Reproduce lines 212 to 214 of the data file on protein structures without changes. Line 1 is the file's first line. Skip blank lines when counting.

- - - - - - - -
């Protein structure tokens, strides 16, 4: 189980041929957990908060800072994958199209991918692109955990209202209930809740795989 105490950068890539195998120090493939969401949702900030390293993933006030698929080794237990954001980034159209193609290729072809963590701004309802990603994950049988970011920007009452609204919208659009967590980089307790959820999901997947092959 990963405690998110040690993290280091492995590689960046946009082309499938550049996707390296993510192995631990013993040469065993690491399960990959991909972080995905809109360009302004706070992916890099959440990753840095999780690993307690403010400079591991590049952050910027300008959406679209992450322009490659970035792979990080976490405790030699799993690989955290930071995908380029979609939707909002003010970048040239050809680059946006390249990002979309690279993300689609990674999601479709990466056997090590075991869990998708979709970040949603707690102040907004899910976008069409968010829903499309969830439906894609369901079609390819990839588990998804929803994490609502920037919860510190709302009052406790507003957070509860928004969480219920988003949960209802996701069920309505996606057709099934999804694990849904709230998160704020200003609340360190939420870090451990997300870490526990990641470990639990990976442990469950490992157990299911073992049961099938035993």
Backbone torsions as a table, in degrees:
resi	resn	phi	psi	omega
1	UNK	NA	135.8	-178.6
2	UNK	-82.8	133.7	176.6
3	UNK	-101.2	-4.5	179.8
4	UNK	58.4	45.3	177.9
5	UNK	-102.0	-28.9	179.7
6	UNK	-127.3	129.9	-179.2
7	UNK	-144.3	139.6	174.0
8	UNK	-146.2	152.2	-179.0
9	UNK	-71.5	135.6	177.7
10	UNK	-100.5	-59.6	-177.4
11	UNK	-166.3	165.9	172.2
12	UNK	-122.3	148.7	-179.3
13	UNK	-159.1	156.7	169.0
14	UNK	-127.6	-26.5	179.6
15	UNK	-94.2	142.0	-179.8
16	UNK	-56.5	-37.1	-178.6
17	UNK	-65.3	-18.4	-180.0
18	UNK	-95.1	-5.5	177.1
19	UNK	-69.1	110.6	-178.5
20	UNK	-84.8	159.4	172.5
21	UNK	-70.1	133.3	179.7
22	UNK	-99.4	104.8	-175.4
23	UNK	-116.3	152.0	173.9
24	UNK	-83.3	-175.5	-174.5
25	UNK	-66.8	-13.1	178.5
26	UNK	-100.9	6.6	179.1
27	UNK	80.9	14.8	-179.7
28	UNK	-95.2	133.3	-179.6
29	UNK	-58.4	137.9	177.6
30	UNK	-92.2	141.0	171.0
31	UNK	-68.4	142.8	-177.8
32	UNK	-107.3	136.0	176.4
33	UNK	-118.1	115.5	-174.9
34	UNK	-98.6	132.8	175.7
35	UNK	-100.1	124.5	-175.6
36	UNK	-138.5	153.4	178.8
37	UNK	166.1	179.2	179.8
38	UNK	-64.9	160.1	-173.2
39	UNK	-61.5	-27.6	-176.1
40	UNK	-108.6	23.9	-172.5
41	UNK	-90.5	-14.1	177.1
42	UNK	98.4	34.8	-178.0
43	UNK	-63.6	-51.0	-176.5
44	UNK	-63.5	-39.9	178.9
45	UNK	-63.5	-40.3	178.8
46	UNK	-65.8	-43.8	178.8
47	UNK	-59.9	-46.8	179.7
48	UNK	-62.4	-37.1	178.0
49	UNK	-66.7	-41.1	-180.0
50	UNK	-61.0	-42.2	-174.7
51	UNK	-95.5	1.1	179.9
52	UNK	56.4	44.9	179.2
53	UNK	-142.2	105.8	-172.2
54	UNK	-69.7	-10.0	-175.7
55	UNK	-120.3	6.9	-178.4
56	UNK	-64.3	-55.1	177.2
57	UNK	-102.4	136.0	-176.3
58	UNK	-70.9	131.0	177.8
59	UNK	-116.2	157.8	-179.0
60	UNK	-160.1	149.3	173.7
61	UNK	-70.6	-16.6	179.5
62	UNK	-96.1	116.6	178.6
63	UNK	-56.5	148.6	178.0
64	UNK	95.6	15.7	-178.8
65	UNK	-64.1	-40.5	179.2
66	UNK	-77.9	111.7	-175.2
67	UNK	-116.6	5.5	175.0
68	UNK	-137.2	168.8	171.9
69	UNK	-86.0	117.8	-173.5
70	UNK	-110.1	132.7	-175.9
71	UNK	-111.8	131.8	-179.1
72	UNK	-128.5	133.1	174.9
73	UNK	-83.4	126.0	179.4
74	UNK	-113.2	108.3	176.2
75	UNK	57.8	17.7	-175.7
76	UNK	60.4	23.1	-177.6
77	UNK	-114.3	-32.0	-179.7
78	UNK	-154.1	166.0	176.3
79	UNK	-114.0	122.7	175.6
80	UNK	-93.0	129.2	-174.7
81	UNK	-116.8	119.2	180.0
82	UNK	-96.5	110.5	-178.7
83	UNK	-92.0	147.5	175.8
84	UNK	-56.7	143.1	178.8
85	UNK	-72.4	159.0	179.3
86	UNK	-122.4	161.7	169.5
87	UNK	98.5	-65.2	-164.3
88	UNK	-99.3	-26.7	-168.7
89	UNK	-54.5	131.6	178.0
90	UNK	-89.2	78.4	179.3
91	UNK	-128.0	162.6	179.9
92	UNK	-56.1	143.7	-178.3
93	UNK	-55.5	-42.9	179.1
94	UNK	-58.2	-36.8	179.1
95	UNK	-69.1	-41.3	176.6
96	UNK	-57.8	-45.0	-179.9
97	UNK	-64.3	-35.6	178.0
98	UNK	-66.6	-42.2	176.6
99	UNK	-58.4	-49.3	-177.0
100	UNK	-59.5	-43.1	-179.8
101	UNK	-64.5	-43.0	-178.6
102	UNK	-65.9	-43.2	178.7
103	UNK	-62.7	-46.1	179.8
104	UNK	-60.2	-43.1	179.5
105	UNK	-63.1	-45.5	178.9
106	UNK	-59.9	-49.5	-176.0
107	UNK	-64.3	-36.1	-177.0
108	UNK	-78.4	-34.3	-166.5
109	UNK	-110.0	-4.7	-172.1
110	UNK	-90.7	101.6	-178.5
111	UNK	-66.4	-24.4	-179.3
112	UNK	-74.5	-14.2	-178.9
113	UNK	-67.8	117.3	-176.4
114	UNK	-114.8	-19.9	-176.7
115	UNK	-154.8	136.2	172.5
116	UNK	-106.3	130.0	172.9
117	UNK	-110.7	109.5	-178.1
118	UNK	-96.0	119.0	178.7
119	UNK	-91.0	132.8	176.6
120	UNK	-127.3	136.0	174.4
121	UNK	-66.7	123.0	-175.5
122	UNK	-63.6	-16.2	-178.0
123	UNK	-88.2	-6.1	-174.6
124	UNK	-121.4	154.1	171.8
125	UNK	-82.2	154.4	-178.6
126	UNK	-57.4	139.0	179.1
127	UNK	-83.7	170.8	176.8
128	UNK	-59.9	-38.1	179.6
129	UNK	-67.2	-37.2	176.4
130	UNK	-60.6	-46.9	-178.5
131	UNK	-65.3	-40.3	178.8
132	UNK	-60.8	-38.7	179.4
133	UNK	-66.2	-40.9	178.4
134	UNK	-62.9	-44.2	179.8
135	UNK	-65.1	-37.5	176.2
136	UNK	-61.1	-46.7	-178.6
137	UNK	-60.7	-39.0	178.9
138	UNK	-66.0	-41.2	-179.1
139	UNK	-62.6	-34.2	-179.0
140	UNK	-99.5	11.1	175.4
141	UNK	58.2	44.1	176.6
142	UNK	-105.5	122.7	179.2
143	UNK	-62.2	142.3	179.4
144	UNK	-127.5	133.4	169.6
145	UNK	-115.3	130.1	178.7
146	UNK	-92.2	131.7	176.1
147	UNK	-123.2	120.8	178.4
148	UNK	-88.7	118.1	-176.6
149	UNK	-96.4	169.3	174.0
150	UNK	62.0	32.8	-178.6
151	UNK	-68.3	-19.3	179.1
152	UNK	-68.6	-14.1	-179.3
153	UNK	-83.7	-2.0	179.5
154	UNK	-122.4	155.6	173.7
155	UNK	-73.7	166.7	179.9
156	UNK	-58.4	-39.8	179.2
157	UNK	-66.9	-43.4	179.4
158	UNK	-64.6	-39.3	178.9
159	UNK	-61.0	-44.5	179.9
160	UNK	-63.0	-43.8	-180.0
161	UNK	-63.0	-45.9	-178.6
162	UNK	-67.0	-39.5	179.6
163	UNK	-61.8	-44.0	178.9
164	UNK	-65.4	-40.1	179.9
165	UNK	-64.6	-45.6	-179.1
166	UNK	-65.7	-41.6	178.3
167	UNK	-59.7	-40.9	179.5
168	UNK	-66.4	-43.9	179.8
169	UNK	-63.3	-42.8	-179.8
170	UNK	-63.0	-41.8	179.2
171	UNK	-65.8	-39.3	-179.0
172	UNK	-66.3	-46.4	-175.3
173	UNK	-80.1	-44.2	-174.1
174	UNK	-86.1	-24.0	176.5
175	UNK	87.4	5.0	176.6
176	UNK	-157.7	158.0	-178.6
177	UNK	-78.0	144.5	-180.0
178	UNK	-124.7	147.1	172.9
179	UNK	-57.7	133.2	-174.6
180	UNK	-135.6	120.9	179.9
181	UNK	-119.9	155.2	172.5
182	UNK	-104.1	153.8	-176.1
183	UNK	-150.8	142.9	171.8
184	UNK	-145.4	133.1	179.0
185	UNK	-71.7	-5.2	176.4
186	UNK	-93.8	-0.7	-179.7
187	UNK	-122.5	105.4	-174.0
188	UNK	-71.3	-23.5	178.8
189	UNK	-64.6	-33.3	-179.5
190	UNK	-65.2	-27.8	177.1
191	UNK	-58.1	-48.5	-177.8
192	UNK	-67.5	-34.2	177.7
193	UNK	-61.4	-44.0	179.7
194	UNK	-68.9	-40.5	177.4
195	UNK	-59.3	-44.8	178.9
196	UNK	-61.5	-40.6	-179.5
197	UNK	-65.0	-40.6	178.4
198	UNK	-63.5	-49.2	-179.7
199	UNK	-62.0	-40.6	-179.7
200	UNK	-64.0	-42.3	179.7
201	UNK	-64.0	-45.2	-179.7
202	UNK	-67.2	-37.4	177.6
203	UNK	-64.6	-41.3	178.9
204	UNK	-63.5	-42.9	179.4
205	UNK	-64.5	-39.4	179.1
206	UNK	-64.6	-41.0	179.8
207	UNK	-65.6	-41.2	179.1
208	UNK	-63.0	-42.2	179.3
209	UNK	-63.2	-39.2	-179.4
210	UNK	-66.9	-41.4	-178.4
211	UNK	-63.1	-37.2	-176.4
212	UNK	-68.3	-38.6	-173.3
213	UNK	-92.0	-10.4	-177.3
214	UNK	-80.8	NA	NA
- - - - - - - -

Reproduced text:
209	UNK	-63.2	-39.2	-179.4
210	UNK	-66.9	-41.4	-178.4
211	UNK	-63.1	-37.2	-176.4